Self-Determination Theory

As an Exercise Physiologist one of the most challenging and rewarding aspects of the job is making exercise enjoyable for each person I see. This journey largely centres around what is motivating someone at any given time. A theory that does a great job of explaining this is the Self-Determination Theory.

Self-Determination Theory has been used for several years in the exercise world as one way of looking at motivation. The framework states that human motivation lies along a scale with varying degrees of autonomy. Autonomy refers to behaviours being self-determined.

This consists of both internal and external motivators. Internal motivation put simply, involves motivation derived from the act of engaging in the behaviour. For example, someone who runs because they enjoy the ‘runners high’.

Several rules make up the external part of the motivational framework. These rules decrease in their level of self-determination.

  • Integrated regulation – a behaviour is an important part of their identity and is consistent with personal values. “I’m a runner, it’s what I do”
  • Identified regulation – being motivated to perform something because it results in outcomes that are important to you. “I exercise as it’s good for my bone health”
  • Controlling regulations – the need to obtain intrapersonal rewards such as pride or to avoid punishments such as guilt. This can also be external, such as pressure from a partner or GP to exercise.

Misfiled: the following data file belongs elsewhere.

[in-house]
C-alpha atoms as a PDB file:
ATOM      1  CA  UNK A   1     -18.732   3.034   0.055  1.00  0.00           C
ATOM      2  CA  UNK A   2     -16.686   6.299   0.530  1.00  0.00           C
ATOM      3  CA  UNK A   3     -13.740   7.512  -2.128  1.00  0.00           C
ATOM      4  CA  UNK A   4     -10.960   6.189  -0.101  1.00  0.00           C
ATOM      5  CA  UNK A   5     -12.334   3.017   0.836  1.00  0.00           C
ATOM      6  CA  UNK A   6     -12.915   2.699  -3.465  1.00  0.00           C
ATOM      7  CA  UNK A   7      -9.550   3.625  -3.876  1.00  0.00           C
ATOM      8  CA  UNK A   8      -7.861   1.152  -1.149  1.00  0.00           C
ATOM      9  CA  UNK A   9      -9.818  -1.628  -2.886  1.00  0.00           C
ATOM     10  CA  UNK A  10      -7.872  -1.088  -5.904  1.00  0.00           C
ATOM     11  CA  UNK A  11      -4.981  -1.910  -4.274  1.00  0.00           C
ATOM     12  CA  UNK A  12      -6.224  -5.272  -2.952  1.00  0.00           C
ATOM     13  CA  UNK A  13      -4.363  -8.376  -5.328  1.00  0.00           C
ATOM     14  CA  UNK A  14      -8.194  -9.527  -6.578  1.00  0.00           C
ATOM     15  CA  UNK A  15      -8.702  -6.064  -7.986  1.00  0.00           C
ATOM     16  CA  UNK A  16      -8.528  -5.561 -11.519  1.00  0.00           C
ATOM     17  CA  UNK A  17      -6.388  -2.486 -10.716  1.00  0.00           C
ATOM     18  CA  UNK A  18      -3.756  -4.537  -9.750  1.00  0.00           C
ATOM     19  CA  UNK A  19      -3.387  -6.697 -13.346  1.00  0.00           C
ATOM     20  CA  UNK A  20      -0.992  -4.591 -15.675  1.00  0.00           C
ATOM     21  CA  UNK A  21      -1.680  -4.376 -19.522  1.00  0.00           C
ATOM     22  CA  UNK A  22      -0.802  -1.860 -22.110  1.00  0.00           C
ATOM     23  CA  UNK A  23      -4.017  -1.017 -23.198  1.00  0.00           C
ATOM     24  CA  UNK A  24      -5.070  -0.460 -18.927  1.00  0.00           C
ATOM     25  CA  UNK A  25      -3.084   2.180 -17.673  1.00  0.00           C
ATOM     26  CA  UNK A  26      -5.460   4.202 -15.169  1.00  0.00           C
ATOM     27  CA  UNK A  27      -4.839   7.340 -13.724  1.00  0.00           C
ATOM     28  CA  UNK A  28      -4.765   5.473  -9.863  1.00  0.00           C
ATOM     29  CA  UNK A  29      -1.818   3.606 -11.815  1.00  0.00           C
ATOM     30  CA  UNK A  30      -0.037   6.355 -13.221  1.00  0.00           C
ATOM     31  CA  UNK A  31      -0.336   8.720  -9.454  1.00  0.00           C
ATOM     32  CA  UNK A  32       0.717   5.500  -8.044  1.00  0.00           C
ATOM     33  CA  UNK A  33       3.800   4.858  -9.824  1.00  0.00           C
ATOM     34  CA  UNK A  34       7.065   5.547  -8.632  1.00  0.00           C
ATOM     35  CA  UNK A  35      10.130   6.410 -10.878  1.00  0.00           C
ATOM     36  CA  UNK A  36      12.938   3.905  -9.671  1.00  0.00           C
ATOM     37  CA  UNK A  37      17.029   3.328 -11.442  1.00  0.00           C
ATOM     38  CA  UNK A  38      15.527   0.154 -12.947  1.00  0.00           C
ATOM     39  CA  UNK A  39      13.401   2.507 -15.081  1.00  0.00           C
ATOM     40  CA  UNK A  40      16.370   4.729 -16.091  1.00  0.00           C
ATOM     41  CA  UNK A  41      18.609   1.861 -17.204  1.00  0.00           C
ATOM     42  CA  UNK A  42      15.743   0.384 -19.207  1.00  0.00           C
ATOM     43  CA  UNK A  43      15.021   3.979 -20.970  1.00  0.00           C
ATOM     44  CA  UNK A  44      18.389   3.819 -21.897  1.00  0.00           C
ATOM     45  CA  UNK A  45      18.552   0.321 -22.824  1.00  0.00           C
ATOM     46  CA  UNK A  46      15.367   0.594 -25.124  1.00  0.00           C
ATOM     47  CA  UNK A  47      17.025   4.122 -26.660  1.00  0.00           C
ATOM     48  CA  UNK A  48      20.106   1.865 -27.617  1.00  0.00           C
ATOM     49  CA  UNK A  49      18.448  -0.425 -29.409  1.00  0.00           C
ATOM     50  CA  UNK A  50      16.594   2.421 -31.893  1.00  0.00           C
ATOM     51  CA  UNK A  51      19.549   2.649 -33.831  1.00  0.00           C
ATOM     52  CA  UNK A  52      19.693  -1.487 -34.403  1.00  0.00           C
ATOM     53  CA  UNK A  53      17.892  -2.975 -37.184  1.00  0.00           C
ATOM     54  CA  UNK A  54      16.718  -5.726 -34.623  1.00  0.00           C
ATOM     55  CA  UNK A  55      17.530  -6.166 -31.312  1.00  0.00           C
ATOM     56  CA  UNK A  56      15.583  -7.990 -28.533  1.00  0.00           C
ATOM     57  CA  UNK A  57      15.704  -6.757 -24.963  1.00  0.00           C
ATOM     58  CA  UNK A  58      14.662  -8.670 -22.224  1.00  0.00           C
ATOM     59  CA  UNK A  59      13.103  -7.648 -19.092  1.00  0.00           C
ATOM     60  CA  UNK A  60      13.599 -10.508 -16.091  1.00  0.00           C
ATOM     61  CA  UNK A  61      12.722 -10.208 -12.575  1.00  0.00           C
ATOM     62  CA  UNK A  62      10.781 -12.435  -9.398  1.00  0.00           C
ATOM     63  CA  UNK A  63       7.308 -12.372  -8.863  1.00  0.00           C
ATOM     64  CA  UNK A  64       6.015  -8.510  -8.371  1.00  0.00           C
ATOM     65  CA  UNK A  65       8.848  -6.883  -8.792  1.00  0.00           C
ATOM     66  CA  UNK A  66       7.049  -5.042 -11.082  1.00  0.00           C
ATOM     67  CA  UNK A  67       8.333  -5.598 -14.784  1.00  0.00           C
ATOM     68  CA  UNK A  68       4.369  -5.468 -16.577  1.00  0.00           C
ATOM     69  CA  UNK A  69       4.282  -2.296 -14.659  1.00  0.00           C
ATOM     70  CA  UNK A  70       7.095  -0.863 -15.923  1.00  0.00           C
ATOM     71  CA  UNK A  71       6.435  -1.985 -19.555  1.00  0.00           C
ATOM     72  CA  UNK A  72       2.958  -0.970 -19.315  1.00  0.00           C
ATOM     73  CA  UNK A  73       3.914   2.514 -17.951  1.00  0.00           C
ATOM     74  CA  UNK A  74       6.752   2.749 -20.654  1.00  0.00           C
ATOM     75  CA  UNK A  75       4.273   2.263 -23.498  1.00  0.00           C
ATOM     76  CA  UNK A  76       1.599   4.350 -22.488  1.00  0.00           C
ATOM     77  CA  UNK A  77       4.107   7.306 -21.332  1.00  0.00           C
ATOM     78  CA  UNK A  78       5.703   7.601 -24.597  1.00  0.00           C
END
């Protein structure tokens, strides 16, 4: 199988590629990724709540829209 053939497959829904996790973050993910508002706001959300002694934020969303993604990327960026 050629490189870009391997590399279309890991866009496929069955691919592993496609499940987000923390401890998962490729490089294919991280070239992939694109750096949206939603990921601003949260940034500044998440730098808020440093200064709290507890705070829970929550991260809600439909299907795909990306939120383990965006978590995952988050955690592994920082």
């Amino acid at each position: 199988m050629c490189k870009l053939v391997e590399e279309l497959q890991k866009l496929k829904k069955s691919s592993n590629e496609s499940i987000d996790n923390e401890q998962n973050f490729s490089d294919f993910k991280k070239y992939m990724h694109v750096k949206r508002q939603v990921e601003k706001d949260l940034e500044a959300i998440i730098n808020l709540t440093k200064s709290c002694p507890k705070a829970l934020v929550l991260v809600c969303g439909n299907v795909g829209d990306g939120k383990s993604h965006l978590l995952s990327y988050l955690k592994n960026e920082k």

Over my time as an Exercise Physiologist, one of the biggest determining factors of successful outcomes was consistency in completing the recommended exercise programme. My view is that consistency is also one of the most important tools in motivation. Consistency in any task can be influenced by a range of factors, but there are always a few little tricks that can help.

  1. Make it snappier.

If you are struggling to find an hour every day, change it up. All you need is 10 or 15 minutes of intense exercise, like high-intensity interval training (HIIT), to get started. This method can also be used for exercise rehabilitation. Attach your resistance band to the bathroom door so when your cleaning your teeth you can exercise! Try and spread your exercises out over the day too if you are struggling for time.

2. Make it bite-size.

Start small by building one habit up at a time. As the old saying goes, “Rome wasn’t built in a day, but it burned in one”. By trying to make too many large changes at once, it can result in overload, soreness and burning out. Begin by committing two to three days a week to exercise, small steps = Success.

3. Make it a routine.

When you have any ritual, you don’t have to think about it, it just happens. The same goes for exercise, once a habit forms there is no longer any decision-making involved. As we know the mind can come up with all sort of excuses when deciding what to do. If the mind and body are on the same page, there will be no internal debate.

For more information on exercise rehabilitation programmes or help finding your motivation please contact Absolute Balance.


Michael Buswell (B.Sc. –  Exercise Physiology)
Senior Accredited Exercise Physiologist (AEP) (ESSAM)

Duncan, L.R., Hall, C.R., Wilson, P.M. et al. Exercise motivation: a cross-sectional analysis examining its relationships with frequency, intensity, and duration of exercise. Int J Behav Nutr Phys Act 7, 7 (2010).


Strachan, S. M., Brawley, L. R., Spink, K. S., & Jung, M. E. (2009). Strength of Exercise Identity and Identity-Exercise Consistency: Affective and Social Cognitive Relationships. Journal of Health Psychology, 14(8), 1196–1206.